Rebel With a Cause

Paul Goldman

Mark Warner vs. George Allen

Professor Larry Sabato will tell us in 2007 whether they ran, who won and why. But for a look ahead, we asked Paul Goldman, our fearless prognosticator, to handicap the odds in 2003.


Gov. Mark R. Warner has been criticized in some circles for angling to be on the 2004 Democratic presidential ticket. Some say he is dreaming, others that he risks becoming Estes Kefauver, the guy who won the VP prize in 1956, only to see the man he beat for the nomination come out the big winner four years later.

I take a different view of Warner's national ambitions: to wit, why not? As I will show below, winning the Presidency, or the Vice-Presidency, is far more a matter of timing than anything else as will be showed below. This is not intended as a knock on anyone, past or future, in terms of what they may or may not have achieved in office, but only a statement of  the historical record.

FACT: Historically, no incumbent Democratic senator, or member of the House of Representatives, has ever beaten a sitting Republican President. There have been some legendary Democrats on Capitol Hill in that 143 year period, giants of history. But none were able to win.

Yet four Democratic governors - Woodrow Wilson of New Jersey in 1912, Franklin Delano Roosevelt of New York in 1932, ex-chief executive Jimmy Carter of Georgia in 1976, and Bill Clinton of Arkansas in 1992 - have defeated sitting GOP presidents trying for a second term. Wilson and Roosevelt served only four years, and thus started running for President before the ink was dry on their first budget. If you search the records, there is little evidence that their records as Governor played a major role in their victories, since only Clinton served more than four years.

Trust me: Every sitting Democratic governor in the nation knows this history, has thought about it at times, some more, some less and they know these victories owed a huge debt to substantial dissatisfaction with the incumbent president either in the country or within the GOP. They are looking at Howard Dean, the ex-Governor of Vermont, and saying to themselves, in the words of the hit song for Billy Ray Cyrus: It could have been me.

Timing, timing, timing.

In 1928, New York Gov. Al Smith was generally considered the best governor in recent American history. But he ran four years too early, allowing Franklin Delano Roosevelt, his good friend, protege and nominator at
the 1928 Democratic National Convention, to move up from Lt. Governor to the Mansion in Albany. Within a year, FDR was already laying the groundwork to push Smith aside and win the 1932 nomination for himself.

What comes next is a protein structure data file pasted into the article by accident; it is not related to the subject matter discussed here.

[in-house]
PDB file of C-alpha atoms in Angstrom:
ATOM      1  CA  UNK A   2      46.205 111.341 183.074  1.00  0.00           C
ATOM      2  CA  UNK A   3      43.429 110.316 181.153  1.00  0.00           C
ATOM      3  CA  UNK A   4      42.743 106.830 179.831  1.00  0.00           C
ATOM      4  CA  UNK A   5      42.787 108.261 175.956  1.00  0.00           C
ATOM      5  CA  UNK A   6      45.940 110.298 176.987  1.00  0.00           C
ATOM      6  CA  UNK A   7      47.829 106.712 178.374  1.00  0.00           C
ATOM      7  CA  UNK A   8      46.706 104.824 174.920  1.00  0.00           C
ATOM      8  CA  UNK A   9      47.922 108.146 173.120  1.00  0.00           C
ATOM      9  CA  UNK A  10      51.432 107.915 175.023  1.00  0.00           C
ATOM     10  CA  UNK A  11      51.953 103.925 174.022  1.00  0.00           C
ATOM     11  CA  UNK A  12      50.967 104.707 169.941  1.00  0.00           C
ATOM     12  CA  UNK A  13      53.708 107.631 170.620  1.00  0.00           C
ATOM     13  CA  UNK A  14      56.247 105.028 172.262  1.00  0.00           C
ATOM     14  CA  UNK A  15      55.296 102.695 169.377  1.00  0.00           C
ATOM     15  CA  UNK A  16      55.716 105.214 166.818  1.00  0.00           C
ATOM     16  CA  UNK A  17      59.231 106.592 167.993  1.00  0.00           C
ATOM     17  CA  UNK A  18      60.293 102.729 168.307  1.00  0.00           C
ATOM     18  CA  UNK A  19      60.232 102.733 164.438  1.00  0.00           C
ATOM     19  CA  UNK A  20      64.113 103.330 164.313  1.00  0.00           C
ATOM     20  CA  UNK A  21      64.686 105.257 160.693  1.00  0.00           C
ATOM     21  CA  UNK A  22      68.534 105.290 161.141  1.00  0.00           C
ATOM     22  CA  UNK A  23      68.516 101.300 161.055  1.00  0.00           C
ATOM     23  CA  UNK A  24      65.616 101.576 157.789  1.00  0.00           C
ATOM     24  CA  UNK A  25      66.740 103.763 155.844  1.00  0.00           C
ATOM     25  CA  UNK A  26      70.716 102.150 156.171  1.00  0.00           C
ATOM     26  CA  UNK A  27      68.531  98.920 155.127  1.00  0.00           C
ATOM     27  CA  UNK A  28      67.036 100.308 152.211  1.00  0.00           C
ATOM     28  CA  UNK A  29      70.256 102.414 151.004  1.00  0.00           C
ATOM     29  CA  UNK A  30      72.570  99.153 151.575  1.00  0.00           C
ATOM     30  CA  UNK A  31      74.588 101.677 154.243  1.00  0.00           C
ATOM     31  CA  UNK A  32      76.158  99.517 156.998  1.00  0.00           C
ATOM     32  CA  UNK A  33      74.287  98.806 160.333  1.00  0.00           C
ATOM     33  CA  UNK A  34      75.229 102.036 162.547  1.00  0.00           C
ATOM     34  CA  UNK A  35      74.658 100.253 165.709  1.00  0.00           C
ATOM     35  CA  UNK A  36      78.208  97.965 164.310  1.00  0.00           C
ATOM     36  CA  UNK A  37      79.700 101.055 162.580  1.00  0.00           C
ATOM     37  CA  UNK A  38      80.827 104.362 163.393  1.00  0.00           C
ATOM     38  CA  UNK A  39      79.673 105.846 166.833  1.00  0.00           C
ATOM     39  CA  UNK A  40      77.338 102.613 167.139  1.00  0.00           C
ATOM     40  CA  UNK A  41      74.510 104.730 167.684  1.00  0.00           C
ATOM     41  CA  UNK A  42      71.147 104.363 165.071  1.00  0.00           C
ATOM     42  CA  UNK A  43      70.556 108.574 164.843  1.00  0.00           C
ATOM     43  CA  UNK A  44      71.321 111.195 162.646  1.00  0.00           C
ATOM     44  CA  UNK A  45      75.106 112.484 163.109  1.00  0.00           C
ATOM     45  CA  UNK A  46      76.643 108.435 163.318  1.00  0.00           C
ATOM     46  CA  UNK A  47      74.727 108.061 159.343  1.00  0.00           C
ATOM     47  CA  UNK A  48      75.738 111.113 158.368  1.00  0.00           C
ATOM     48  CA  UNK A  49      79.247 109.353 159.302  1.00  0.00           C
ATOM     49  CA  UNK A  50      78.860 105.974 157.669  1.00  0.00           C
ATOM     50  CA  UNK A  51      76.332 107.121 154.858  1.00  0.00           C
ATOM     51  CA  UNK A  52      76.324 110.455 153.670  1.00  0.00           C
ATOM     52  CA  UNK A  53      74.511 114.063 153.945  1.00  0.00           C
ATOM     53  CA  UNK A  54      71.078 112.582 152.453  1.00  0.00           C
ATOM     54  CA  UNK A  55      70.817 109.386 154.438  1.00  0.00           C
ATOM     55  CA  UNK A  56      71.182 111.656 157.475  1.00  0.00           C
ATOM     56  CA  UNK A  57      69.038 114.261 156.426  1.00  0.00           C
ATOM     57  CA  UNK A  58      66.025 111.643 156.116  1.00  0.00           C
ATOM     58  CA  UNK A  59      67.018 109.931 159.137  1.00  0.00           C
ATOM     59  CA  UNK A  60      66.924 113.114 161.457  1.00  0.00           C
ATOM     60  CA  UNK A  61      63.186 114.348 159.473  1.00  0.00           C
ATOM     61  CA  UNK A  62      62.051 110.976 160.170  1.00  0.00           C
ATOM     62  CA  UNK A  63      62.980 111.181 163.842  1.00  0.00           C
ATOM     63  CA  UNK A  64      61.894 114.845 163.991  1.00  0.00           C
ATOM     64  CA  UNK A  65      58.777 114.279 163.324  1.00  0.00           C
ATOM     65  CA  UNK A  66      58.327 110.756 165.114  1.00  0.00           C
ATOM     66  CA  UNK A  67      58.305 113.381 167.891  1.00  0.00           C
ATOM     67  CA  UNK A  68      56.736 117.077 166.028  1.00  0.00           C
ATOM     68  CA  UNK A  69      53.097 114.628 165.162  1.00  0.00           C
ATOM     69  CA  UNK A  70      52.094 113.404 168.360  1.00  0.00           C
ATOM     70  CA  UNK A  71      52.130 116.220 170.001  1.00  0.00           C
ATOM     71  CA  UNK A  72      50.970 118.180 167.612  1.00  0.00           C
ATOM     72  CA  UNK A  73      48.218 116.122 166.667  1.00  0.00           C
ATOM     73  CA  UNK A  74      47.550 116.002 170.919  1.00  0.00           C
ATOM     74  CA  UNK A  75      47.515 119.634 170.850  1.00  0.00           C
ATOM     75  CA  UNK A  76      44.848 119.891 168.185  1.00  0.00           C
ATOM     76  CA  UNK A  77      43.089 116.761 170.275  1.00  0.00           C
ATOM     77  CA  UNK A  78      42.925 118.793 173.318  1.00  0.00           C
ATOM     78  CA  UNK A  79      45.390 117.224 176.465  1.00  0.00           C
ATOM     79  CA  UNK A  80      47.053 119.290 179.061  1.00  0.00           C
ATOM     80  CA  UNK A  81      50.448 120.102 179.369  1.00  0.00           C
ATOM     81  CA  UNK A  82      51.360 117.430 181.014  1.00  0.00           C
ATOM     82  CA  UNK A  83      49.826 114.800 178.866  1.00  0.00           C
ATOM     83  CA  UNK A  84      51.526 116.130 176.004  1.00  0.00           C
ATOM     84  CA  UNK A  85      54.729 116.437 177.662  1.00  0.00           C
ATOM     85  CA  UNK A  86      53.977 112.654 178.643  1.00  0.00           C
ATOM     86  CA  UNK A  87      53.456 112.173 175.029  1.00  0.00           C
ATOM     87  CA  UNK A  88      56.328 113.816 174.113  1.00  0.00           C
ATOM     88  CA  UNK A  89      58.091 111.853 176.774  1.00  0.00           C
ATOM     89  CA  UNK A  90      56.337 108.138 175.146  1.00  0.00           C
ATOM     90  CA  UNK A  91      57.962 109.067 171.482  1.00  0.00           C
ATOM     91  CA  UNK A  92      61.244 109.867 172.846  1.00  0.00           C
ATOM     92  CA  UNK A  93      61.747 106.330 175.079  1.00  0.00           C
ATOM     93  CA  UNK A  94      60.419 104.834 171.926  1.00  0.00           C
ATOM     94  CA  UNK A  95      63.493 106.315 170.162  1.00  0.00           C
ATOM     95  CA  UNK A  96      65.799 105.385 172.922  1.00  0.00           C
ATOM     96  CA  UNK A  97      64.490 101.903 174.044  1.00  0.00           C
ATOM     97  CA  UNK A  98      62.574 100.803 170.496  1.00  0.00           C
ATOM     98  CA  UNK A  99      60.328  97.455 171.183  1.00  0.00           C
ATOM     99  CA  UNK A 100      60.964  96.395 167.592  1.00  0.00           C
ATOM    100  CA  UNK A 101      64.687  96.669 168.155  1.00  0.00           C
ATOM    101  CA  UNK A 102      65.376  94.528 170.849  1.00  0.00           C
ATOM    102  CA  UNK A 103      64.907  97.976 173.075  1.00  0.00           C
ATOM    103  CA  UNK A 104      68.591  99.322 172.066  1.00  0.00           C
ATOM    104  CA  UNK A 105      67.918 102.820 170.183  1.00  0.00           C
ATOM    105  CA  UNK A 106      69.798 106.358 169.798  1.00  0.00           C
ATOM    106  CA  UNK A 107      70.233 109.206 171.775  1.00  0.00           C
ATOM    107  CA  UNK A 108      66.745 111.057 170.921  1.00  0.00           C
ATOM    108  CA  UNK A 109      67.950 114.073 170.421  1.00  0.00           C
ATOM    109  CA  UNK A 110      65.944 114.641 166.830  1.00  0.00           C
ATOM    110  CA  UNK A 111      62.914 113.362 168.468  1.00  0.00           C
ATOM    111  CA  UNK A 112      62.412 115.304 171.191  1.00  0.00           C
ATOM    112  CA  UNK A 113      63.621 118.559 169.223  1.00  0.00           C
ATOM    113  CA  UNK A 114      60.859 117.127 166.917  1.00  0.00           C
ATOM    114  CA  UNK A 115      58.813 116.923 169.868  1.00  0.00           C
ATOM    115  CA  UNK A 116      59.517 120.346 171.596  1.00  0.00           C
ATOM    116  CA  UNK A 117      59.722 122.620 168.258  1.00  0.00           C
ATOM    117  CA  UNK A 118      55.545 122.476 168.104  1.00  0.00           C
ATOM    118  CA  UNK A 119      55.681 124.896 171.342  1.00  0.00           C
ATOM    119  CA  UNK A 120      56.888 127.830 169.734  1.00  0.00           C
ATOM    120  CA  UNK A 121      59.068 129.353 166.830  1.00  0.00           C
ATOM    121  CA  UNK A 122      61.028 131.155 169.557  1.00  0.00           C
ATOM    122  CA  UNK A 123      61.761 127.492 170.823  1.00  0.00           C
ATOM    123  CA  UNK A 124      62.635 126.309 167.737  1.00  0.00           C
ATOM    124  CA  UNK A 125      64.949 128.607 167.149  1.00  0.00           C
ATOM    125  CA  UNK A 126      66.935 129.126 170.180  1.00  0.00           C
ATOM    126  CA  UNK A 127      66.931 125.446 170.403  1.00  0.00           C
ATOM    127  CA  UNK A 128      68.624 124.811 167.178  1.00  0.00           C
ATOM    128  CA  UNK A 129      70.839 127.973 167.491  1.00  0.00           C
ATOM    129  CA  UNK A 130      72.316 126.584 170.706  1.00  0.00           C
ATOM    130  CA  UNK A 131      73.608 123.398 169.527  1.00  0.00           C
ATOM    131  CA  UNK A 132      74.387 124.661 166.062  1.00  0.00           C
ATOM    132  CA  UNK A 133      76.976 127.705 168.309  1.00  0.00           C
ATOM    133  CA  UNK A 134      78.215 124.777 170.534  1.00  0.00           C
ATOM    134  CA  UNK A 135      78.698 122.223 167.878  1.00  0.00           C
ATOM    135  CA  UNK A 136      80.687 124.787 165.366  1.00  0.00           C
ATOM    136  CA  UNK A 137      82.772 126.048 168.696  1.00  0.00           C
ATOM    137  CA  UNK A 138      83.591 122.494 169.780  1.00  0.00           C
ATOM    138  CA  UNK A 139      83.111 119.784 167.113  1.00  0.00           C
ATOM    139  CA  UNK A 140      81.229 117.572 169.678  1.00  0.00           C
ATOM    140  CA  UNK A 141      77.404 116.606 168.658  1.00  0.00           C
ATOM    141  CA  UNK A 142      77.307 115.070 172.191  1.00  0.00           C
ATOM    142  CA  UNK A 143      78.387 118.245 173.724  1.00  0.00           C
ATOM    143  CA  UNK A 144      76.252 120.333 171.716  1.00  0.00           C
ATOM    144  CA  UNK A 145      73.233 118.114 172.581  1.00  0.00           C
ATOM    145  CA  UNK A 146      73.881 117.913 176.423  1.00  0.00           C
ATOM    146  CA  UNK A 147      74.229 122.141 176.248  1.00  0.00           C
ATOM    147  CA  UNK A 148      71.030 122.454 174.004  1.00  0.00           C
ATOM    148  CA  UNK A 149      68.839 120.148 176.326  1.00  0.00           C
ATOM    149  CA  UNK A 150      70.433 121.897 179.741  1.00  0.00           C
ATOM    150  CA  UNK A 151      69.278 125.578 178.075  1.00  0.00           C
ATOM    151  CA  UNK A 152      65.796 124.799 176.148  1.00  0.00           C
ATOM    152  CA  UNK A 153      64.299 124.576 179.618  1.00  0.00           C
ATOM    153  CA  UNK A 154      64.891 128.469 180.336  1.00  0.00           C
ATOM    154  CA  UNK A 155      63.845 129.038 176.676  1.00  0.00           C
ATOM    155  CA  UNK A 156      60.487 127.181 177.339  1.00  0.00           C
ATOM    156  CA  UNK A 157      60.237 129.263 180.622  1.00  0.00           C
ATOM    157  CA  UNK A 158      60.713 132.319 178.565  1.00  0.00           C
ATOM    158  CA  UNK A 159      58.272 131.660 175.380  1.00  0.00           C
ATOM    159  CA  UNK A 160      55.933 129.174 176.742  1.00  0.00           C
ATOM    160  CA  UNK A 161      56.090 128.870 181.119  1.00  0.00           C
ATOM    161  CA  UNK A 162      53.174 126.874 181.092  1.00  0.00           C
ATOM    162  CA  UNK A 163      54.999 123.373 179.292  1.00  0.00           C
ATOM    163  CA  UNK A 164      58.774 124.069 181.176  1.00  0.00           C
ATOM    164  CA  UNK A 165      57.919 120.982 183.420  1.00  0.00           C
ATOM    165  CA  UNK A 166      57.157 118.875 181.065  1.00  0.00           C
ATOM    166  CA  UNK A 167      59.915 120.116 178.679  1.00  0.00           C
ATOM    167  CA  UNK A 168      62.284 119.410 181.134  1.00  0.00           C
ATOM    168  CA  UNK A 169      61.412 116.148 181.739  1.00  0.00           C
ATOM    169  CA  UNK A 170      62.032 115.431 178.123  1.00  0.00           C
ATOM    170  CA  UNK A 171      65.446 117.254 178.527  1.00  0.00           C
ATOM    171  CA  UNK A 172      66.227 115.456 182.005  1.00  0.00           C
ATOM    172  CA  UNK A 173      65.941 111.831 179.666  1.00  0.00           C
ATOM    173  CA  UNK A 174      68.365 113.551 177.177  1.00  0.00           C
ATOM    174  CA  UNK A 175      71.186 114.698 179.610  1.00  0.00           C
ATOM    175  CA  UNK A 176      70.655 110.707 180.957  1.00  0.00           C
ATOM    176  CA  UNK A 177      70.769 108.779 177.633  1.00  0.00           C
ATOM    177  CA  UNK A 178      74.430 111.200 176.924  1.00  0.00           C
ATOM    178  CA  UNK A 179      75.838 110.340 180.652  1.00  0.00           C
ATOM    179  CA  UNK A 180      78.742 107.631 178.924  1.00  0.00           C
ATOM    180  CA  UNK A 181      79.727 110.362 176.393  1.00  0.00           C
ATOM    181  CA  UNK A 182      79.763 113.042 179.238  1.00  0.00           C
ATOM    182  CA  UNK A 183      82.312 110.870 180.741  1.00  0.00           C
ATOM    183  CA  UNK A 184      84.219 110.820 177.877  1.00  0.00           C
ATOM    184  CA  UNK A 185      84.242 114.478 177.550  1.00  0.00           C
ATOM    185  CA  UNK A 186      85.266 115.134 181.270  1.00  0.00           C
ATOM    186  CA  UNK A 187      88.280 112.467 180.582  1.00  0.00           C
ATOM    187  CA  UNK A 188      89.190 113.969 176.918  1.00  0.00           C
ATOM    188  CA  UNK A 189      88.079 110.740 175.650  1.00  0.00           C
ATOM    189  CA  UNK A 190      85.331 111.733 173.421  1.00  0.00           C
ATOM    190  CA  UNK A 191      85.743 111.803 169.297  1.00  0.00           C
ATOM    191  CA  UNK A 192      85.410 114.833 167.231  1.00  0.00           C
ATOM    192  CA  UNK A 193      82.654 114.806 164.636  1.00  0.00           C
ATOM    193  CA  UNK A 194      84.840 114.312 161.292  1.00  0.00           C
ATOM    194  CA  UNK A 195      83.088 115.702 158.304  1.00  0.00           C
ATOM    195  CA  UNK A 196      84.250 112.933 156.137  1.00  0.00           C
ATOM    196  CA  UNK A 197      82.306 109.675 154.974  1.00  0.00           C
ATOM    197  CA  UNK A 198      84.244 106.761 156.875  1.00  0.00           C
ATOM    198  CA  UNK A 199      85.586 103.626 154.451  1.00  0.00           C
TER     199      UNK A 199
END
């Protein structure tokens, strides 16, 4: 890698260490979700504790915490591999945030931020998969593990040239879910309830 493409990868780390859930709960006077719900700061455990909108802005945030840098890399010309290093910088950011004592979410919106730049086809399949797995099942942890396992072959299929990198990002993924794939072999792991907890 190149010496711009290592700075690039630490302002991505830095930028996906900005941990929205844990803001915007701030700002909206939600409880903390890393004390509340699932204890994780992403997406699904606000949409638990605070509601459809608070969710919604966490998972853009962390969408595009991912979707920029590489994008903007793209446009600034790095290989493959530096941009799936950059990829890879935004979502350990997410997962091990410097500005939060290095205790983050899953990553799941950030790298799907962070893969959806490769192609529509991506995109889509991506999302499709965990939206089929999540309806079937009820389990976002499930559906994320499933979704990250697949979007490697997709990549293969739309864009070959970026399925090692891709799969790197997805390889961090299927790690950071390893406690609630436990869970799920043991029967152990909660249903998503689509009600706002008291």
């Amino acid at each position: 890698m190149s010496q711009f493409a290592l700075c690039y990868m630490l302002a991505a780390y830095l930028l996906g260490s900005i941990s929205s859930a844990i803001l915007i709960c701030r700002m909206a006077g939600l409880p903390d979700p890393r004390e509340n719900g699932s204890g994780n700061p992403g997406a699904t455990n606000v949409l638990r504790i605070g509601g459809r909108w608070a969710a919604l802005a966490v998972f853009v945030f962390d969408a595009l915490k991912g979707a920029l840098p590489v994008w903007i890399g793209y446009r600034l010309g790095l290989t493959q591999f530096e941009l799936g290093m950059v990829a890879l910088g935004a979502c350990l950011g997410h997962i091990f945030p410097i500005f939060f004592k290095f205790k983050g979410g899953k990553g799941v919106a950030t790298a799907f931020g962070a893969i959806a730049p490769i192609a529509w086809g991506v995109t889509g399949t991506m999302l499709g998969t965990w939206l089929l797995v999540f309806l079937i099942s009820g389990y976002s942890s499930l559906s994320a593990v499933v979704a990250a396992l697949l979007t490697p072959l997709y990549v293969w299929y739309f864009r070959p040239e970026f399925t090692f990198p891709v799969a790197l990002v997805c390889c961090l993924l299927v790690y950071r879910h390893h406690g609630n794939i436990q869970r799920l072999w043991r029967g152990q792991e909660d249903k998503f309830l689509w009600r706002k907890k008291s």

It worked, leading to a great rift between Smith and Roosevelt. Feeling betrayed, Smith opposed FDR's re-election, and the two men got back together as political allies of sorts only due to WW II. If Smith had run in 1932, he might well have become the first Catholic president of the United States.

In 1956, Senator John F. Kennedy foolishly ran for the vice presidential nomination at the Democratic convention against the advice of his advisors. For the only time in modern history, the presidential nominee, Adlai Stevenson, refused to make the selection, deferring to the delegates. Fortunately, JFK narrowly lost; otherwise, Dwight Eisenhower's landslide re-election victory would have made the Massachusetts Senator unelectable in 1960.

Timing, timing, timing.

Virginia native Woodrow Wilson was a sure loser in 1912 until former President Teddy Roosevelt made the boy from Staunton a sure winner with his third-party Bull Moose run against former protege and then White House tenant William Howard Taft. An almost certain Taft landslide re-election became a plurality win for Governor Wilson, who then went on to get a second term in 1916 despite having gone to bed that night believing he had lost California and thus the election.

Six decades later, President Gerald Ford started 30 points behind unknown Jimmy Carter in the general election. The Georgian had won the Democratic nomination in large part because he scored an early success in the Iowa caucuses, which only the press had taken seriously. The subsequent publicity gave the unknown peanut farmer a huge boost. Carter's gubernatorial term was best known for his having hung a portrait of Dr. Martin Luther King in the statehouse a few weeks before leaving office.